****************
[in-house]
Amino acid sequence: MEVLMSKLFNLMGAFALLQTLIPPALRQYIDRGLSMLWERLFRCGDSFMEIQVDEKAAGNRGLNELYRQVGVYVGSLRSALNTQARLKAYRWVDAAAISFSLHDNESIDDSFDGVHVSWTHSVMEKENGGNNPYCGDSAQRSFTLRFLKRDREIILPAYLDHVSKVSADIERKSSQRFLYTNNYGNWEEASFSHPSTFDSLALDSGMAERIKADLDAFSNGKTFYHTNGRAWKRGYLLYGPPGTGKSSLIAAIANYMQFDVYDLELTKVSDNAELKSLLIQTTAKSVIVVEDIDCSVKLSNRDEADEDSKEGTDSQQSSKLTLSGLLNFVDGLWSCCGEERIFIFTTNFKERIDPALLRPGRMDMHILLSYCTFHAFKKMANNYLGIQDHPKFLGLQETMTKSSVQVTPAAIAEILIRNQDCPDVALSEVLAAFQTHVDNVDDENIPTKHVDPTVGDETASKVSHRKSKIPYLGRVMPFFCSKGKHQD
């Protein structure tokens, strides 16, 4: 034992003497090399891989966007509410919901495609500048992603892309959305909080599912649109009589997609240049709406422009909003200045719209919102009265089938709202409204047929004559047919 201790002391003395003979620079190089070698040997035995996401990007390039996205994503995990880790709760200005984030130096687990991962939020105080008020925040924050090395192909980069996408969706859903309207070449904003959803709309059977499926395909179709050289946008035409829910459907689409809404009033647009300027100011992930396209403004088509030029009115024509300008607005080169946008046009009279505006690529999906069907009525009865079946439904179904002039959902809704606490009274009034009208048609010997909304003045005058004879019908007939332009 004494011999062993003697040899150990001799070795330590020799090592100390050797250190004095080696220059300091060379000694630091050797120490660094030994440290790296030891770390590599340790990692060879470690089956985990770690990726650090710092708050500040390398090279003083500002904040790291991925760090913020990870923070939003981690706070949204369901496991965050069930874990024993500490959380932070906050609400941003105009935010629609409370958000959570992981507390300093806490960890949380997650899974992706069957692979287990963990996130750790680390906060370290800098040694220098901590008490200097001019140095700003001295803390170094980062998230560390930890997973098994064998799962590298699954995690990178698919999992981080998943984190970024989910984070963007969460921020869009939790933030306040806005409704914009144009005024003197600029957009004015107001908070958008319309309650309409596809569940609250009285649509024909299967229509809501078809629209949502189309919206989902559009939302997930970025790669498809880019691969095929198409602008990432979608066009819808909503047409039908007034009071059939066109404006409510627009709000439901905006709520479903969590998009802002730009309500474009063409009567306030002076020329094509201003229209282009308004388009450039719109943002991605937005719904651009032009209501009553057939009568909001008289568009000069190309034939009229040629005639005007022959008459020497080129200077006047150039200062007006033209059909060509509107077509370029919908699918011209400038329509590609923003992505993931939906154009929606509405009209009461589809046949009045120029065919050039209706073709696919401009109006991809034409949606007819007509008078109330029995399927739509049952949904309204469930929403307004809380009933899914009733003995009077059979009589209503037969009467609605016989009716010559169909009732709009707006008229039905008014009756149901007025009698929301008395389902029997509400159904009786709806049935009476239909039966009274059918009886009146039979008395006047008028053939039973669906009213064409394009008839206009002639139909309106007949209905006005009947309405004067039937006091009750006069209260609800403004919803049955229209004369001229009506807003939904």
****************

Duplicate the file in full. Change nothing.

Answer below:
[in-house]
Amino acid sequence: MEVLMSKLFNLMGAFALLQTLIPPALRQYIDRGLSMLWERLFRCGDSFMEIQVDEKAAGNRGLNELYRQVGVYVGSLRSALNTQARLKAYRWVDAAAISFSLHDNESIDDSFDGVHVSWTHSVMEKENGGNNPYCGDSAQRSFTLRFLKRDREIILPAYLDHVSKVSADIERKSSQRFLYTNNYGNWEEASFSHPSTFDSLALDSGMAERIKADLDAFSNGKTFYHTNGRAWKRGYLLYGPPGTGKSSLIAAIANYMQFDVYDLELTKVSDNAELKSLLIQTTAKSVIVVEDIDCSVKLSNRDEADEDSKEGTDSQQSSKLTLSGLLNFVDGLWSCCGEERIFIFTTNFKERIDPALLRPGRMDMHILLSYCTFHAFKKMANNYLGIQDHPKFLGLQETMTKSSVQVTPAAIAEILIRNQDCPDVALSEVLAAFQTHVDNVDDENIPTKHVDPTVGDETASKVSHRKSKIPYLGRVMPFFCSKGKHQD
């Protein structure tokens, strides 16, 4: 034992003497090399891989966007509410919901495609500048992603892309959305909080599912649109009589997609240049709406422009909003200045719209919102009265089938709202409204047929004559047919 201790002391003395003979620079190089070698040997035995996401990007390039996205994503995990880790709760200005984030130096687990991962939020105080008020925040924050090395192909980069996408969706859903309207070449904003959803709309059977499926395909179709050289946008035409829910459907689409809404009033647009300027100011992930396209403004088509030029009115024509300008607005080169946008046009009279505006690529999906069907009525009865079946439904179904002039959902809704606490009274009034009208048609010997909304003045005058004879019908007939332009 004494011999062993003697040899150990001799070795330590020799090592100390050797250190004095080696220059300091060379000694630091050797120490660094030994440290790296030891770390590599340790990692060879470690089956985990770690990726650090710092708050500040390398090279003083500002904040790291991925760090913020990870923070939003981690706070949204369901496991965050069930874990024993500490959380932070906050609400941003105009935010629609409370958000959570992981507390300093806490960890949380997650899974992706069957692979287990963990996130750790680390906060370290800098040694220098901590008490200097001019140095700003001295803390170094980062998230560390930890997973098994064998799962590298699954995690990178698919999992981080998943984190970024989910984070963007969460921020869009939790933030306040806005409704914009144009005024003197600029957009004015107001908070958008319309309650309409596809569940609250009285649509024909299967229509809501078809629209949502189309919206989902559009939302997930970025790669498809880019691969095929198409602008990432979608066009819808909503047409039908007034009071059939066109404006409510627009709000439901905006709520479903969590998009802002730009309500474009063409009567306030002076020329094509201003229209282009308004388009450039719109943002991605937005719904651009032009209501009553057939009568909001008289568009000069190309034939009229040629005639005007022959008459020497080129200077006047150039200062007006033209059909060509509107077509370029919908699918011209400038329509590609923003992505993931939906154009929606509405009209009461589809046949009045120029065919050039209706073709696919401009109006991809034409949606007819007509008078109330029995399927739509049952949904309204469930929403307004809380009933899914009733003995009077059979009589209503037969009467609605016989009716010559169909009732709009707006008229039905008014009756149901007025009698929301008395389902029997509400159904009786709806049935009476239909039966009274059918009886009146039979008395006047008028053939039973669906009213064409394009008839206009002639139909309106007949209905006005009947309405004067039937006091009750006069209260609800403004919803049955229209004369001229009506807003939904």